Yet another coach is walking away from Gillette Stadium — after a loss — and talking about problems with his team’s headsets. This time it’s Andy Reid, whose Chiefs were defeated, 27-20, in a playoff game Saturday.
The Associated Press reported Monday that Reid said problems arose in the first half, as his staff was trying to communicate with quarterback Alex Smith via the radio in his helmet. The coach noted that the headsets cut out “just a little bit, not much,” and that, a the AP put it, he did not think it was anything out of the ordinary.
In other words, Reid wasn’t quite as fired up as Steelers Coach Mike Tomlin was after a Week 1 loss to the Patriots. After that game, Tomlin said it was “always the case” that he had headset problems at Gillette Stadium.
In that game, a 28-21 New England win, Steelers coaches found for a time that they were hearing the Patriots’ radio broadcast in their ears. For his part, Bill Belichick said that his staff was also having some headset issues during that game and that it had been a “longtime issue.”
It’s certainly the case that opponents have long been accusing the Patriots of various forms of subterfuge, and not just in the cases of “Deflategate” and “SpyGate.” A report by ESPN shortly before that Week 1 contest contained this passage:
At Gillette Stadium, the scrambling and jamming of the opponents’ coach-to-quarterback radio line — “small s—” that many teams do, according to a former Pats assistant coach — occurred so often that one team asked a league official to sit in the coaches’ box during the game and wait for it to happen. Sure enough, on a key third down, the headset went out.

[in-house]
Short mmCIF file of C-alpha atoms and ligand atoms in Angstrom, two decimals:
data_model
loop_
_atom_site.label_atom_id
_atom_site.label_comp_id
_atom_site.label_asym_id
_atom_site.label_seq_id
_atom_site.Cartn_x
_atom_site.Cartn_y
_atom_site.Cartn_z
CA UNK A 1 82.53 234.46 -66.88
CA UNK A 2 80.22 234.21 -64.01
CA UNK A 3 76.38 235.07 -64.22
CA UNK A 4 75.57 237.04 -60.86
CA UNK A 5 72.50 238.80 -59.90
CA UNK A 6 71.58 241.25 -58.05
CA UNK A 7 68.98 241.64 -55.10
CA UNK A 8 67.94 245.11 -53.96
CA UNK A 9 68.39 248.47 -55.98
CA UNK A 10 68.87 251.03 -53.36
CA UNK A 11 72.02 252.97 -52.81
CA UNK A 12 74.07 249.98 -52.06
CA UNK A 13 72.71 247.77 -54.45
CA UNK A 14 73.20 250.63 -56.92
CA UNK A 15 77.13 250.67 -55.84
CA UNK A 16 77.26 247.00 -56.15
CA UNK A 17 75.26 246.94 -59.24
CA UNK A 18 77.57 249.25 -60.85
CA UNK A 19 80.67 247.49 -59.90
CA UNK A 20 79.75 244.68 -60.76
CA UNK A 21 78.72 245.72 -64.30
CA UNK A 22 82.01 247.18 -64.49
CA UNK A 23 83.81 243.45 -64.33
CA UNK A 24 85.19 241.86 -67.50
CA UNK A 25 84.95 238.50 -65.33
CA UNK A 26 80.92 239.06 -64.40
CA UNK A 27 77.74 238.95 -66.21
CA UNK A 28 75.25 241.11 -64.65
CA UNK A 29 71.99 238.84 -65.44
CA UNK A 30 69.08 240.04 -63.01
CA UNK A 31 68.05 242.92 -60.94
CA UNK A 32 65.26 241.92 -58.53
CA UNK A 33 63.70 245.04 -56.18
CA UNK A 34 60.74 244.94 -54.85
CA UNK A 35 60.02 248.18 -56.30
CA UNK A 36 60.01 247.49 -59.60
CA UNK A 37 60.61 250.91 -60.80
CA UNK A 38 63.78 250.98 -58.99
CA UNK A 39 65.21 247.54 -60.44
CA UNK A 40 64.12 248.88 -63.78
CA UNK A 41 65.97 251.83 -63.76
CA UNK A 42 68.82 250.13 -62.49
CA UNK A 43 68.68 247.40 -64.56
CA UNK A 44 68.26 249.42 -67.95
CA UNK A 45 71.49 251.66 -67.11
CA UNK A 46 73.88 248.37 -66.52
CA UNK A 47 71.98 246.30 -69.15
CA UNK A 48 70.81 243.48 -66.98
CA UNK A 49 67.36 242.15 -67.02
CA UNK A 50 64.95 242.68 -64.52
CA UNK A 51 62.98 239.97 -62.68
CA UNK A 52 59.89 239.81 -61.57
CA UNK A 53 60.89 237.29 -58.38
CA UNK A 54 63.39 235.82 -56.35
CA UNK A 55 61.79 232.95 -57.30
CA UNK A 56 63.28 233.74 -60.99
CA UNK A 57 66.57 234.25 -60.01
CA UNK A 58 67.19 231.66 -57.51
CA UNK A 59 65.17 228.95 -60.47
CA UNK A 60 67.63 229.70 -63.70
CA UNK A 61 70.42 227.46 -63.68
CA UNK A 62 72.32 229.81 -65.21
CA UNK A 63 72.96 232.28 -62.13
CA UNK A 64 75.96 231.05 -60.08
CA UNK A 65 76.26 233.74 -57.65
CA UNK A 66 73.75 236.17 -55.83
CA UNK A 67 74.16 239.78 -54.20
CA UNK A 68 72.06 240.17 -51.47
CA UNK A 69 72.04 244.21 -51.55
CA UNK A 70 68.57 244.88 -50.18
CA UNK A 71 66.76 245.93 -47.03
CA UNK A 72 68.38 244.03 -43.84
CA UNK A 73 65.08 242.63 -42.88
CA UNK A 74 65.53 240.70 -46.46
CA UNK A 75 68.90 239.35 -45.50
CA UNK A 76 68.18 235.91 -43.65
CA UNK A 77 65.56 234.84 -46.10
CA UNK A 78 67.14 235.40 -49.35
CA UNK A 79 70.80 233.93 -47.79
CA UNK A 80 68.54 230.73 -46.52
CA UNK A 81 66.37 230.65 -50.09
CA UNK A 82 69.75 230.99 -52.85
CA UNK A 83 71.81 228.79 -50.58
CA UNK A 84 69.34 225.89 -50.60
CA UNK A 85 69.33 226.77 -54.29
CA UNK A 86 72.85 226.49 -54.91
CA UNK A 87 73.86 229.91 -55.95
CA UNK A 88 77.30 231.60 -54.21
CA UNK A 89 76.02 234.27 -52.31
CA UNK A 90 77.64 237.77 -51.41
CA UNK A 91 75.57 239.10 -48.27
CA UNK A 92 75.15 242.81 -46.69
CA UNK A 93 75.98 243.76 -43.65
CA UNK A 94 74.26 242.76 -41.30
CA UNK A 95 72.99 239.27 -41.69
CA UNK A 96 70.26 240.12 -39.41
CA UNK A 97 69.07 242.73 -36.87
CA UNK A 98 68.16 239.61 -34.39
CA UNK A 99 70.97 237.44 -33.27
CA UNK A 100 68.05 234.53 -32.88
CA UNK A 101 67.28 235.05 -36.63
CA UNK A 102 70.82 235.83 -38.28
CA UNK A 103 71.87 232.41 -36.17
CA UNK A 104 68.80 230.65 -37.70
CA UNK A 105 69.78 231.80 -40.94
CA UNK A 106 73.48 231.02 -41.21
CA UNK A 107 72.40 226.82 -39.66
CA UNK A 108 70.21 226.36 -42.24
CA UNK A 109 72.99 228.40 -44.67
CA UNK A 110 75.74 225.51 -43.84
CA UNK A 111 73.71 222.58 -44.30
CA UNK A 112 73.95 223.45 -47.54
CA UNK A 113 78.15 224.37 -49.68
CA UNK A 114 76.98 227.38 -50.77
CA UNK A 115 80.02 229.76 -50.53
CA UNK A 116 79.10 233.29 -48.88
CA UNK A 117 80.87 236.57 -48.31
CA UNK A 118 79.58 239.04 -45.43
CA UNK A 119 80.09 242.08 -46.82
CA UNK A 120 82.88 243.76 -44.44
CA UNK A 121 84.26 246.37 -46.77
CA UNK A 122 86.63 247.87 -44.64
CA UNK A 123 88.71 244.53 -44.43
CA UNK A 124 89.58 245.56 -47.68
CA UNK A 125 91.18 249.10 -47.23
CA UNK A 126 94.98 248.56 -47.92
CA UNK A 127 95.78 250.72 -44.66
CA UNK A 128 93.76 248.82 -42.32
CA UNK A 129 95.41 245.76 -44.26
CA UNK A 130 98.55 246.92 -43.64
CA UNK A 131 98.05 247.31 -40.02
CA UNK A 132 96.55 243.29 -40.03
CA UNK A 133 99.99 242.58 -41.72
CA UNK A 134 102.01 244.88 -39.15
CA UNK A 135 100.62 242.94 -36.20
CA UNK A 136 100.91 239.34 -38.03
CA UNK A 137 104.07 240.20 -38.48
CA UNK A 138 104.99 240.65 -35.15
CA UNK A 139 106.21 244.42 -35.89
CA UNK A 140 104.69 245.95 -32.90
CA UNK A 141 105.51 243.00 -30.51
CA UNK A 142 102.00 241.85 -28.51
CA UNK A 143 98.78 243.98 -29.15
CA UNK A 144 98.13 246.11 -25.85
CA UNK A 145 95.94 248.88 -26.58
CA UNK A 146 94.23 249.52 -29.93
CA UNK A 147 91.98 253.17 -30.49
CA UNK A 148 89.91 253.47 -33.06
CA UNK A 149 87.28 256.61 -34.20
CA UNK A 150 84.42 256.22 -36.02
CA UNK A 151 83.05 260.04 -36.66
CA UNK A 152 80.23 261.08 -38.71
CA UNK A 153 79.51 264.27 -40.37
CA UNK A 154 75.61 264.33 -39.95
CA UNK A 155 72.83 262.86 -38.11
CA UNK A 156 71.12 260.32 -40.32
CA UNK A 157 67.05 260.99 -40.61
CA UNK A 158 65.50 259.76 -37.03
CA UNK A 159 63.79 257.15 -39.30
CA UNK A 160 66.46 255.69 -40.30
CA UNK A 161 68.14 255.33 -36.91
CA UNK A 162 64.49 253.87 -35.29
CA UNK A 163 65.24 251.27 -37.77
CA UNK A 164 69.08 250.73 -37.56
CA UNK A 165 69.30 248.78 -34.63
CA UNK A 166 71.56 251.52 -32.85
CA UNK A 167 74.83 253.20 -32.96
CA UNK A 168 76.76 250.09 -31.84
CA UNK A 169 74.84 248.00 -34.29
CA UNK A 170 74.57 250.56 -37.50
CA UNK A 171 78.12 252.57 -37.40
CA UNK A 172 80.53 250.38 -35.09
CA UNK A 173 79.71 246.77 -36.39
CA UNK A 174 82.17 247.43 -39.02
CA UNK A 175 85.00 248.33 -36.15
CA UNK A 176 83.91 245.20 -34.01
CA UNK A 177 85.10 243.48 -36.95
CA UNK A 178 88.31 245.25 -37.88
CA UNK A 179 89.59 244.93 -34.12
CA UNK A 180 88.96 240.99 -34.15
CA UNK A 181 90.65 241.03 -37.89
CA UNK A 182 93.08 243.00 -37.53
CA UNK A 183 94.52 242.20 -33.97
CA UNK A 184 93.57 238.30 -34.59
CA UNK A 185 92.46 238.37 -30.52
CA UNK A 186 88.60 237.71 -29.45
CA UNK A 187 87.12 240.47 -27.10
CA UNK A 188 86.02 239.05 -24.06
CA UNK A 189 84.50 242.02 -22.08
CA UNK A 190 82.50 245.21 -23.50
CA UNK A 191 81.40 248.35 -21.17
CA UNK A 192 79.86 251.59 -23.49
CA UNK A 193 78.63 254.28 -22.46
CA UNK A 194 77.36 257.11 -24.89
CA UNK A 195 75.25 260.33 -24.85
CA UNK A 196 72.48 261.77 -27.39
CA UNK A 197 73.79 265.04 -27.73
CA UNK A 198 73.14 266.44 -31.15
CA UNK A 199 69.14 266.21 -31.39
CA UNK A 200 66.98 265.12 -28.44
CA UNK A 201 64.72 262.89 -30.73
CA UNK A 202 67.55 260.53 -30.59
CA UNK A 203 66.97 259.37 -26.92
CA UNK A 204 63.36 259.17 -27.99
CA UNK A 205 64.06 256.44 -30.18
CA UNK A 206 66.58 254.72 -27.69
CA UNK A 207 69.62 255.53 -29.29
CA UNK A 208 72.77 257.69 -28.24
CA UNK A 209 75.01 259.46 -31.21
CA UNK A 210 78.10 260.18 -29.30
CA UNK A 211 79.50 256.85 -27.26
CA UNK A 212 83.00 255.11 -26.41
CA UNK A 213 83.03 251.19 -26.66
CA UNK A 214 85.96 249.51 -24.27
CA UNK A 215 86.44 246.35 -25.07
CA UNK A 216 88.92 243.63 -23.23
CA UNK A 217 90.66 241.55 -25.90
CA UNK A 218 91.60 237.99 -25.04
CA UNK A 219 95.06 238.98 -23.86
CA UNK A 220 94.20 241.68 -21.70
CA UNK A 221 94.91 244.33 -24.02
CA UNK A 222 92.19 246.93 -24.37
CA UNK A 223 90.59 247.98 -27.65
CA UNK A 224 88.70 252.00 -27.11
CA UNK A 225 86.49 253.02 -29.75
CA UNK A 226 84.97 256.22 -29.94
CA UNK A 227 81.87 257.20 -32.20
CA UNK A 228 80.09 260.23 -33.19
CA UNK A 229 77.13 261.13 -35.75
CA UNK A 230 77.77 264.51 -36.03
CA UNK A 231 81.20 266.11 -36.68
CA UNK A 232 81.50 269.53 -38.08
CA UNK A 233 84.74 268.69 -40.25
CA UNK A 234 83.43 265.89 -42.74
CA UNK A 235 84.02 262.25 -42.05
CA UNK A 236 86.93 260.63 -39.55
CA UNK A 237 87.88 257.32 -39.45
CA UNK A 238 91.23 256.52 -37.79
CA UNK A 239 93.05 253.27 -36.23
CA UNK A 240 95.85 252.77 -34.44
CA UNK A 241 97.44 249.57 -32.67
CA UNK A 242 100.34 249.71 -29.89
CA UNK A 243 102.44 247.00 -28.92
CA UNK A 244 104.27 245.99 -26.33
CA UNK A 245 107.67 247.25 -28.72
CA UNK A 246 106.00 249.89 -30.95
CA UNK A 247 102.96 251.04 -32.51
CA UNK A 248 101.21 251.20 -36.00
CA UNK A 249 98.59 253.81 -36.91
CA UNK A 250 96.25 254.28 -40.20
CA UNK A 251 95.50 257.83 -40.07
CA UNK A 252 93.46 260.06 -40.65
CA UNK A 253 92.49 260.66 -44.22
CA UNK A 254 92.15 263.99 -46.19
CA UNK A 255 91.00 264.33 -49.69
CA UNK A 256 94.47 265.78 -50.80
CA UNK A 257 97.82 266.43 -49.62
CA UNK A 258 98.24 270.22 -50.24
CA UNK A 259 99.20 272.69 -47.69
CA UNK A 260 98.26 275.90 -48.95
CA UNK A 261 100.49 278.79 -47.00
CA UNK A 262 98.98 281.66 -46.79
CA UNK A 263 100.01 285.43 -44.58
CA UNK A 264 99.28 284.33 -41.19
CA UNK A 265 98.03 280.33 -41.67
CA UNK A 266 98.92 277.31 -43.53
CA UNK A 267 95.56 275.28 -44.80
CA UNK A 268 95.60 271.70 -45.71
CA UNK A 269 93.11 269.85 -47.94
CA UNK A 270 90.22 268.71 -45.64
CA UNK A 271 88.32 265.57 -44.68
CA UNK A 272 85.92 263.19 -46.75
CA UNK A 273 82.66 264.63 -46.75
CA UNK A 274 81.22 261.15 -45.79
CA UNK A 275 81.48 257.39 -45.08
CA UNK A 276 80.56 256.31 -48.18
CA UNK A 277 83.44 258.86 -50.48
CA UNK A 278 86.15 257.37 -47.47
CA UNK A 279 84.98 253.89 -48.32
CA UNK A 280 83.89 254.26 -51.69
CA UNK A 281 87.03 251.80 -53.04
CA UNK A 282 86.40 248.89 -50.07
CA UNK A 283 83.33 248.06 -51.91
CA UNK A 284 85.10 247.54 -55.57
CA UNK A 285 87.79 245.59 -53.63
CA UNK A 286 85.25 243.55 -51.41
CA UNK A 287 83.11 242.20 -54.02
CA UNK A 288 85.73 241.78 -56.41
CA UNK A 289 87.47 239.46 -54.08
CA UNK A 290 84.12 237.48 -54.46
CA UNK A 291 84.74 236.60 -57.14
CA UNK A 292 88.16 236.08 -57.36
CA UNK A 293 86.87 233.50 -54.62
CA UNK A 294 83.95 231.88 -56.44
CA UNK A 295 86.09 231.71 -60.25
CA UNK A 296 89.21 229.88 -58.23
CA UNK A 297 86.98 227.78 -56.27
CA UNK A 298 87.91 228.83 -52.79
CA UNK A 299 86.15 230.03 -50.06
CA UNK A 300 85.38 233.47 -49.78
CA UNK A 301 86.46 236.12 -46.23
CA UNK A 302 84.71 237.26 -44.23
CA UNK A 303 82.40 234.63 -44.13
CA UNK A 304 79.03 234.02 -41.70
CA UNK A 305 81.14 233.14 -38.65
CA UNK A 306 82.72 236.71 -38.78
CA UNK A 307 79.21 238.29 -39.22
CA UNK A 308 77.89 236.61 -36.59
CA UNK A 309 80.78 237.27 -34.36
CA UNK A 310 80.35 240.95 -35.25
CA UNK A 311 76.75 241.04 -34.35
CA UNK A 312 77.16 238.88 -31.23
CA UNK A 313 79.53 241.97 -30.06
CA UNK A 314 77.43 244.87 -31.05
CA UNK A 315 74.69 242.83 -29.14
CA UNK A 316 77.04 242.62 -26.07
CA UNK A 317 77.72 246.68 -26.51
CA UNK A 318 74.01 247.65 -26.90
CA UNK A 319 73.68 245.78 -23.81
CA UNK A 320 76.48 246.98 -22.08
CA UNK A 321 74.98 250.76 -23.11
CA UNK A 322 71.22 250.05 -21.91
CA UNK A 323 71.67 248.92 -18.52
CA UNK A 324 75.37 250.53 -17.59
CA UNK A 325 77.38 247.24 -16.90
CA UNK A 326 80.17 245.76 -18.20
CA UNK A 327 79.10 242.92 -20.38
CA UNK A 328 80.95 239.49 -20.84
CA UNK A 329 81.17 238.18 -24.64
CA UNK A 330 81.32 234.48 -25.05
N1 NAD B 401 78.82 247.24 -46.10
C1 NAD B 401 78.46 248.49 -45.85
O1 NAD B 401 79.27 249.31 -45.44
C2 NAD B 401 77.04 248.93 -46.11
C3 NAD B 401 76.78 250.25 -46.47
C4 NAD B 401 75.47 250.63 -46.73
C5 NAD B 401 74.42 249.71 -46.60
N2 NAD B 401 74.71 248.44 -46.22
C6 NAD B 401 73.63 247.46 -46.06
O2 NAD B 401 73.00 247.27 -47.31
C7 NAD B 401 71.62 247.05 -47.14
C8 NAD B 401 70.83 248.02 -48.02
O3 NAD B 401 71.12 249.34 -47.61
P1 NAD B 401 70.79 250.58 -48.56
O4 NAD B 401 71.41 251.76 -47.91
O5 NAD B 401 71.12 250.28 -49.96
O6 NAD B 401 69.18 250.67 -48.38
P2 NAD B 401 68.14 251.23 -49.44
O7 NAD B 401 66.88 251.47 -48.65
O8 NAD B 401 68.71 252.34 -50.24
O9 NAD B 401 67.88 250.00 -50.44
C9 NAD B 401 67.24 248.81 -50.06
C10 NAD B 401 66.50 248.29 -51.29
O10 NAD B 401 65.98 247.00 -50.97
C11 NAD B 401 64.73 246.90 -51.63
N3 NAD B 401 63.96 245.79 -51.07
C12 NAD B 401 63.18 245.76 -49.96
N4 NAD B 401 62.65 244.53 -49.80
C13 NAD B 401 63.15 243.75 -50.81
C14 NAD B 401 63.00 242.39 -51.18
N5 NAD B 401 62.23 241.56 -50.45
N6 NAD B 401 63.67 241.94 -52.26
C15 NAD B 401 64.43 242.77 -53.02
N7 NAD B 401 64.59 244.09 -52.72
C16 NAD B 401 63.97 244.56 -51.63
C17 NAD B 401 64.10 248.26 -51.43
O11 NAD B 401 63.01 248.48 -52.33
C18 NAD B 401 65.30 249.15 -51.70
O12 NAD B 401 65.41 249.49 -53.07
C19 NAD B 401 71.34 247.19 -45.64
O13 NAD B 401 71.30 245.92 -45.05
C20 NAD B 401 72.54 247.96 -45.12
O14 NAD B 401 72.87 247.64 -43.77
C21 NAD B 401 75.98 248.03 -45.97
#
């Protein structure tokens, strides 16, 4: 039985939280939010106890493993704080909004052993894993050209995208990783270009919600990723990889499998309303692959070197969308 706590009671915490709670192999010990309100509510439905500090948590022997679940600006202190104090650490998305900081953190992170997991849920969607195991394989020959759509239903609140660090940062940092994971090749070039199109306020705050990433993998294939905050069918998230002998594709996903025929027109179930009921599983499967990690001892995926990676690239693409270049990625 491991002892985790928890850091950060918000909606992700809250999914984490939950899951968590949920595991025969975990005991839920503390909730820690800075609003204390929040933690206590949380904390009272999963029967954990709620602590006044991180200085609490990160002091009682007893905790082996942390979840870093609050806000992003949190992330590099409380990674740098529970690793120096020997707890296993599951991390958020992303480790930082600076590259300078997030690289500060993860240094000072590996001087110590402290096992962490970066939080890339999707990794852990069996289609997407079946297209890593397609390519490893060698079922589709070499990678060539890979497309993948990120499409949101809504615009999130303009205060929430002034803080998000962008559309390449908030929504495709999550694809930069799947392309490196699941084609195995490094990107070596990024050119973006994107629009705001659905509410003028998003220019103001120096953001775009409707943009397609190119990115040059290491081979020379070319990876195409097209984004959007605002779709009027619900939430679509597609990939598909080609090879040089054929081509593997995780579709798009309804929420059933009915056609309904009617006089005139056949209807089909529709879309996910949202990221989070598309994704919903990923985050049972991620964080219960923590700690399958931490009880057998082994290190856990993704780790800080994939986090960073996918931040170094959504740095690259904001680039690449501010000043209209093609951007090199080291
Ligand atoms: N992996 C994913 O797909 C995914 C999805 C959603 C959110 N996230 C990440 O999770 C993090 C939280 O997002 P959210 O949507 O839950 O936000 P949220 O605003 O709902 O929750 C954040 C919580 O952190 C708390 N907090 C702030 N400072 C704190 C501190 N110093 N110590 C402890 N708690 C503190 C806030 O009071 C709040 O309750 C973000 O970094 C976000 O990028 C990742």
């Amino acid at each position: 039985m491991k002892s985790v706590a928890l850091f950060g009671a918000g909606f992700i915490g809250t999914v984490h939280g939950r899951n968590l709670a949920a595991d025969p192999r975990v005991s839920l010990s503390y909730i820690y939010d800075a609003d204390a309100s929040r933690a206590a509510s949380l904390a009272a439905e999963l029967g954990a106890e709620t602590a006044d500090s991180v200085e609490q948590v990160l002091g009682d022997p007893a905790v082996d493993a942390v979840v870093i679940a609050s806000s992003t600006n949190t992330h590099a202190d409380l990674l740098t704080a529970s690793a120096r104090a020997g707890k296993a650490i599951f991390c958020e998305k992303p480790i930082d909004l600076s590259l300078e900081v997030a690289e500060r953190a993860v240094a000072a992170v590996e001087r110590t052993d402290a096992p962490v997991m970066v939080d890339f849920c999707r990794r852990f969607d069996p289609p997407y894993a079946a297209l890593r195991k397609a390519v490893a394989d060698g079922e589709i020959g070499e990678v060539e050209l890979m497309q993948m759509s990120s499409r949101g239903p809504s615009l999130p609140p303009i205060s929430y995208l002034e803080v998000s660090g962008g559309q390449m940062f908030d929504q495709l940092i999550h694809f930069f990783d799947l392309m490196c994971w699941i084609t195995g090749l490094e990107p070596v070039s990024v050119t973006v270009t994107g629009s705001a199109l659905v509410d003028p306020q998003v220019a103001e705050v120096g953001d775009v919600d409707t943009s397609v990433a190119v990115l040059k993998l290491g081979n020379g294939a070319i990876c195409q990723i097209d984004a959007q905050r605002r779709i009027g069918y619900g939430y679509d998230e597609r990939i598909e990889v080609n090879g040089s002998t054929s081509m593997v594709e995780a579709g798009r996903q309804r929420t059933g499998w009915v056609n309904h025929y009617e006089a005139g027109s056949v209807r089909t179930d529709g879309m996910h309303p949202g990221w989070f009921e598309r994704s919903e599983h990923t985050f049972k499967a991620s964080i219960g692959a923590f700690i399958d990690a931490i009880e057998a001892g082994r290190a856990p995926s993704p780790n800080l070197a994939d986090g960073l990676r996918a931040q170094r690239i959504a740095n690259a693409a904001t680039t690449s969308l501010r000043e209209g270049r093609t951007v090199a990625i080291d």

A Sports Illustrated story published around the same time was headlined, “Suspicions of Bill Belichick’s Patriots regime persist among opponents,” and it contained this passage:
Incidents that might be considered innocent snafus elsewhere are viewed more skeptically in Foxborough. Headset failures are not uncommon around the league—Sun Life Stadium in Miami, for instance, is notorious for frequency issues. But representatives from several teams told SI they have experienced problems with the coaches’ equipment at Gillette—echoing a complaint from the Jaguars after their 2006 playoff loss there, when coach Jack Del Rio said his team’s headsets “mysteriously malfunctioned” for most of the first half. In May, Browns linebacker Karlos Dansby told ProFootballTalk.com that his on-field headset stopped working when his Cardinals played the Patriots in 2008, and he does not think it was an accident: “They gonna do what they gotta do to win. It’s just how they operate.”
Of course, Patriots fans could argue that all this complaining amounts to sour grapes by teams frustrated by their inability to defeat Belichick on the field. In addition, Reid does not seem to be trying to make a big deal out of his headset issues, which occurred during a game in which his own longstanding clock-management issues again played a major role.
But for all the fans who think New England is getting a bad rap, there are plenty of others who have decided that the Patriots have lost the benefit of the doubt.